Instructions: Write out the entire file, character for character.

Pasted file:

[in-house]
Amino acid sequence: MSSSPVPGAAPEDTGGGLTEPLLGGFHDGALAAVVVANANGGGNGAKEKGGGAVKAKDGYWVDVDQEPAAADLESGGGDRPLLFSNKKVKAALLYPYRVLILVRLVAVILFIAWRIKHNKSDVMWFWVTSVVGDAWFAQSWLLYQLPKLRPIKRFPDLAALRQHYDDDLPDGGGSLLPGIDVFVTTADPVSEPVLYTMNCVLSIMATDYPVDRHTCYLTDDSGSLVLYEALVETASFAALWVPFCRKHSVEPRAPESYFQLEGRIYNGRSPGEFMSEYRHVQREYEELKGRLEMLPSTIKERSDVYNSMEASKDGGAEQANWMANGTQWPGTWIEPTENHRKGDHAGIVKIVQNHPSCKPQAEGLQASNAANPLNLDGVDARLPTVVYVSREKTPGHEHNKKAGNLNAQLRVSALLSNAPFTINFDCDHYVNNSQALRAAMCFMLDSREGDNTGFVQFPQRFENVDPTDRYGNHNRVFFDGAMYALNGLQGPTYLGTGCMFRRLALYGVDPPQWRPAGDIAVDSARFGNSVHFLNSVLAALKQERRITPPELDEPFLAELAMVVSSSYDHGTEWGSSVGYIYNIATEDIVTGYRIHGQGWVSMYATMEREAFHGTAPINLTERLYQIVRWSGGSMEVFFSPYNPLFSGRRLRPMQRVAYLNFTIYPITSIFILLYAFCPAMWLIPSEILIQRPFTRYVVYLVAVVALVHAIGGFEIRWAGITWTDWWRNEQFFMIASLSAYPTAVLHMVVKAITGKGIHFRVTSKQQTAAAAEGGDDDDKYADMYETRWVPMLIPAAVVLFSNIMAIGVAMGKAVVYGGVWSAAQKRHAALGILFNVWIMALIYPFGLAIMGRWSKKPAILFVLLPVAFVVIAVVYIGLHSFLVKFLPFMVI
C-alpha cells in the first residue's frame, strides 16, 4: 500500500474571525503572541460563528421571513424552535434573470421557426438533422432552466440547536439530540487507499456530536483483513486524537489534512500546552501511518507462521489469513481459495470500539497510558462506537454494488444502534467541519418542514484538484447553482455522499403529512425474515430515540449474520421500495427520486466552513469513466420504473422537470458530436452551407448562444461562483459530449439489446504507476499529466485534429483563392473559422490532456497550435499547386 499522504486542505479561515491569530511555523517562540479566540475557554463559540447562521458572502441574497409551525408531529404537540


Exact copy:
[in-house]
Amino acid sequence: MSSSPVPGAAPEDTGGGLTEPLLGGFHDGALAAVVVANANGGGNGAKEKGGGAVKAKDGYWVDVDQEPAAADLESGGGDRPLLFSNKKVKAALLYPYRVLILVRLVAVILFIAWRIKHNKSDVMWFWVTSVVGDAWFAQSWLLYQLPKLRPIKRFPDLAALRQHYDDDLPDGGGSLLPGIDVFVTTADPVSEPVLYTMNCVLSIMATDYPVDRHTCYLTDDSGSLVLYEALVETASFAALWVPFCRKHSVEPRAPESYFQLEGRIYNGRSPGEFMSEYRHVQREYEELKGRLEMLPSTIKERSDVYNSMEASKDGGAEQANWMANGTQWPGTWIEPTENHRKGDHAGIVKIVQNHPSCKPQAEGLQASNAANPLNLDGVDARLPTVVYVSREKTPGHEHNKKAGNLNAQLRVSALLSNAPFTINFDCDHYVNNSQALRAAMCFMLDSREGDNTGFVQFPQRFENVDPTDRYGNHNRVFFDGAMYALNGLQGPTYLGTGCMFRRLALYGVDPPQWRPAGDIAVDSARFGNSVHFLNSVLAALKQERRITPPELDEPFLAELAMVVSSSYDHGTEWGSSVGYIYNIATEDIVTGYRIHGQGWVSMYATMEREAFHGTAPINLTERLYQIVRWSGGSMEVFFSPYNPLFSGRRLRPMQRVAYLNFTIYPITSIFILLYAFCPAMWLIPSEILIQRPFTRYVVYLVAVVALVHAIGGFEIRWAGITWTDWWRNEQFFMIASLSAYPTAVLHMVVKAITGKGIHFRVTSKQQTAAAAEGGDDDDKYADMYETRWVPMLIPAAVVLFSNIMAIGVAMGKAVVYGGVWSAAQKRHAALGILFNVWIMALIYPFGLAIMGRWSKKPAILFVLLPVAFVVIAVVYIGLHSFLVKFLPFMVI
C-alpha cells in the first residue's frame, strides 16, 4: 500500500474571525503572541460563528421571513424552535434573470421557426438533422432552466440547536439530540487507499456530536483483513486524537489534512500546552501511518507462521489469513481459495470500539497510558462506537454494488444502534467541519418542514484538484447553482455522499403529512425474515430515540449474520421500495427520486466552513469513466420504473422537470458530436452551407448562444461562483459530449439489446504507476499529466485534429483563392473559422490532456497550435499547386 499522504486542505479561515491569530511555523517562540479566540475557554463559540447562521458572502441574497409551525408531529404537540